With speeches about historic poets and writers, Jewish-Irish history and even some analysis of the modernist novel “Ulysses,” Evian Bloom Guilfoyle and Mischa Blue Ehart Rogin marked their entry into Jewish adulthood together.
As members of Machar, The Washington Congregation for Secular Humanistic Judaism, Evian and Mischa Blue and their families have been friends for years.
“We’ve known each other since we were really little,” said Evian, a 13-year-old Takoma Park Middle School student. “It’s traditional at Machar to do joint b mitzvahs,” he said, referring to gender-neutral approach to the bar or bat mitzvah coming-of-age ceremony. Humanistic Judaism is a non-theistic movement.
Four years ago, the pair’s older siblings had their own joint b mitzvah, which set the precedent for Evian and Mischa Blue, who celebrated together on Sept. 4 at a friend’s house in Takoma Park. In a joint Zoom interview, Evian and Mischa Blue described their speeches and the ceremony.
For her speech, Mischa Blue studied Jewish activist and poet Emma Lazarus.
“I knew I wanted to do [the speech] about female Jewish writers or poets, and I found Emma Lazarus and thought she was really interesting,” said Mischa Blue, a 14-year-old student at the District of Columbia International School.
Lines from Lazarus’ sonnet “The New Colossus” are inscribed on the plaque on the Statue of Liberty’s pedestal. Mischa Blue has been interested in poetry ever since winning a poetry contest in the fifth grade.
Mischa Blue said her parents gave their seal of approval before she presented her speech: “They just wanted to make sure it sounded good ─ that it didn’t just sound like I wrote it overnight.”
Mischa Blue hopes she spoke clearly enough. “I hope that [the audience] could hear me because I talk really fast, so I hope they understood me,” she said.
Evian said his father had input for his speech, too. “At one point, my dad actually suggested that I change topics,” he said. “I was having a lot of trouble finding information about [the Irish-Jewish community].” A trip to the Irish Jewish Museum in Dublin inspired Evian to write his b mitzvah speech about his heritage.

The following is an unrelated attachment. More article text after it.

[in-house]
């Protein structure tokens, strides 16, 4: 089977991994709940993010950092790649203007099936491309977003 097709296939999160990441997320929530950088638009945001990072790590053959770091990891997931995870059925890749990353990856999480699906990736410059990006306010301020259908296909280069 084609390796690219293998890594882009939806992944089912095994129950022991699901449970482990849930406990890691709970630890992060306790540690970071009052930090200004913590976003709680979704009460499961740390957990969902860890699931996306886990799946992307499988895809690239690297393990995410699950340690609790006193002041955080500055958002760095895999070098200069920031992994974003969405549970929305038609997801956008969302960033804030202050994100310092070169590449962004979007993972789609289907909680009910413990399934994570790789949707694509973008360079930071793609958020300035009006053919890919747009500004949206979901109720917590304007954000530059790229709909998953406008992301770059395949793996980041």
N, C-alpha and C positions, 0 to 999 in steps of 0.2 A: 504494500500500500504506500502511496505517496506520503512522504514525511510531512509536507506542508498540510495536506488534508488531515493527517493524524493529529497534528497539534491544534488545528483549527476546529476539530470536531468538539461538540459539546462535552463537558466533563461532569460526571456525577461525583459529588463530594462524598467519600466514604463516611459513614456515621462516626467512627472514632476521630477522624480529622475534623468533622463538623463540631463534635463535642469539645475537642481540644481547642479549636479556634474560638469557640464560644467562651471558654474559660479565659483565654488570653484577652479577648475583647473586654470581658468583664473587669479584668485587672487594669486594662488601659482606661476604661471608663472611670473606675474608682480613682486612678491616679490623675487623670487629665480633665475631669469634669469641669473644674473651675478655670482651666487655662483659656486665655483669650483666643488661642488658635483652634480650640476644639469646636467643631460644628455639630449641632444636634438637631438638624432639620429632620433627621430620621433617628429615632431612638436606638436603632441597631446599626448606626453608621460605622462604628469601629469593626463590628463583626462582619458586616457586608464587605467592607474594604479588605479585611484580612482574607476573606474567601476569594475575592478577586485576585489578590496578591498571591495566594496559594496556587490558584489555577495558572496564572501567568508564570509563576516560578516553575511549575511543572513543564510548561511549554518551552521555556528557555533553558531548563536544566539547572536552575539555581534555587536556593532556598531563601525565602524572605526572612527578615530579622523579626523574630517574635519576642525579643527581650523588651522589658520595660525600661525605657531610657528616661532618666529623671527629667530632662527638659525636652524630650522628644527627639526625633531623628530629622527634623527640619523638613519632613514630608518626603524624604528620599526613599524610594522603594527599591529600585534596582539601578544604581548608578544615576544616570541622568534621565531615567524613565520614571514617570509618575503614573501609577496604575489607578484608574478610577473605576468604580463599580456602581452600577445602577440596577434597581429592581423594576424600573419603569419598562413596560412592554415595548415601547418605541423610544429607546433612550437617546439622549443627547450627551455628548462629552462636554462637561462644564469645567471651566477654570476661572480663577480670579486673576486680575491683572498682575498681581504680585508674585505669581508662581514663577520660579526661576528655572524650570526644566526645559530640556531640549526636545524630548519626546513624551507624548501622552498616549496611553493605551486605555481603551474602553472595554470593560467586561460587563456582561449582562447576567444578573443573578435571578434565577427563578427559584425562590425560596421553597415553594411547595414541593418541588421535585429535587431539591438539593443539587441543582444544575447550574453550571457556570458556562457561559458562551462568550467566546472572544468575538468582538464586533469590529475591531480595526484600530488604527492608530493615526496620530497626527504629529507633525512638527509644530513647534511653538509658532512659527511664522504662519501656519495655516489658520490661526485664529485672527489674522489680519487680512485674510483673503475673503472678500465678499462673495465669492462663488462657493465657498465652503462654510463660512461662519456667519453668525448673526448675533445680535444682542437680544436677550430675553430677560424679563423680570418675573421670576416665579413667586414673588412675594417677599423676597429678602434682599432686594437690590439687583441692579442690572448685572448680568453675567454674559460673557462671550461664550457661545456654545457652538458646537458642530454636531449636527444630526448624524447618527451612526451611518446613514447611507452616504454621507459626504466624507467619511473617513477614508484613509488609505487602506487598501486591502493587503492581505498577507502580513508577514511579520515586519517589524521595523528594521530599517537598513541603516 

“I’m Irish and Jewish, so I was really interested in the Irish-Jewish community and I thought it was interesting to research about that and learn more about it,” he said.
In the speech, Evian also wrote about the Jewish character Leopold Bloom from James Joyce’s 1922 novel, “Ulysses.” He said he didn’t read the entire book, known for its difficult stream-of-consciousness prose, but he did watch the 2003 Irish film “Bloom,” with Stephen Rea playing the titular character.
Evian enjoyed the connection the novel has to his father. “‘Ulysses’ is one of [my dad’s] favorite books, so he was very excited about this because it’s something that touches close to him,” he said.
Mischa Blue said she spent months preparing her speech. “You start thinking about it a year in advance, but you don’t start writing it until you have a topic,” she said. It took four or five months to write her speech. Evian said he took almost the entire summer to write his.
They said they were surprised when all those months of work ended in what felt like an instant once they presented their speeches.
“It’s weird because you spend so much time on it and then it’s over in like 10 minutes,” said Mischa Blue.
“Yeah,” Evian added. “It’s crazy.”
The ceremony was held at Evian’s friend’s house, which enabled them to have an outdoor celebration and stream it over Zoom. “[The house] had a cool stage setup,” said Mischa Blue. “[The b mitzvah] was a lot of fun, I’m very glad that we settled on that location,” said Evian.
What was the best part of the day? “My favorite part was when I was done with my speech!” said Evian. “It was like the biggest hard part was over and then I could just celebrate.”
Mischa Blue nodded her agreement. “I was really scared about it because I know Evian does a lot of theater, so he’s used to speaking in front of people. But, I have never done that ever before in my life and I have bad stage fright, so it was a lot for me.”
Evian quickly added: “But she did great!”
With the milestone behind them, Evian and Mischa Blue said they don’t feel much different.
“It was very exciting to do [the b mitzvah] because it’s like this big thing,” said Evian. “But then, I feel like not much changed. But I’m very glad that I did it because it meant a lot to me and I really liked working for it.”
Mischa Blue’s said that when her older sister celebrated her b mitzvah four years ago, her sister became a more responsible person. Mischa Blue said her parents are hoping the same will happen to her.
“My parents want me to have a sudden burst of maturity, but I don’t know if that’s going to happen,” she said. “We’ll see.”
Mischa Blue has a younger sister, but Evian doesn’t have a younger sibling, so the possibility of a third joint b mitzvah for the families is low. But not impossible.
“We’re getting a cat!” Evian said.
“Maybe my younger sister will do a b mitzvah with a cat,” Mischa Blue laughed.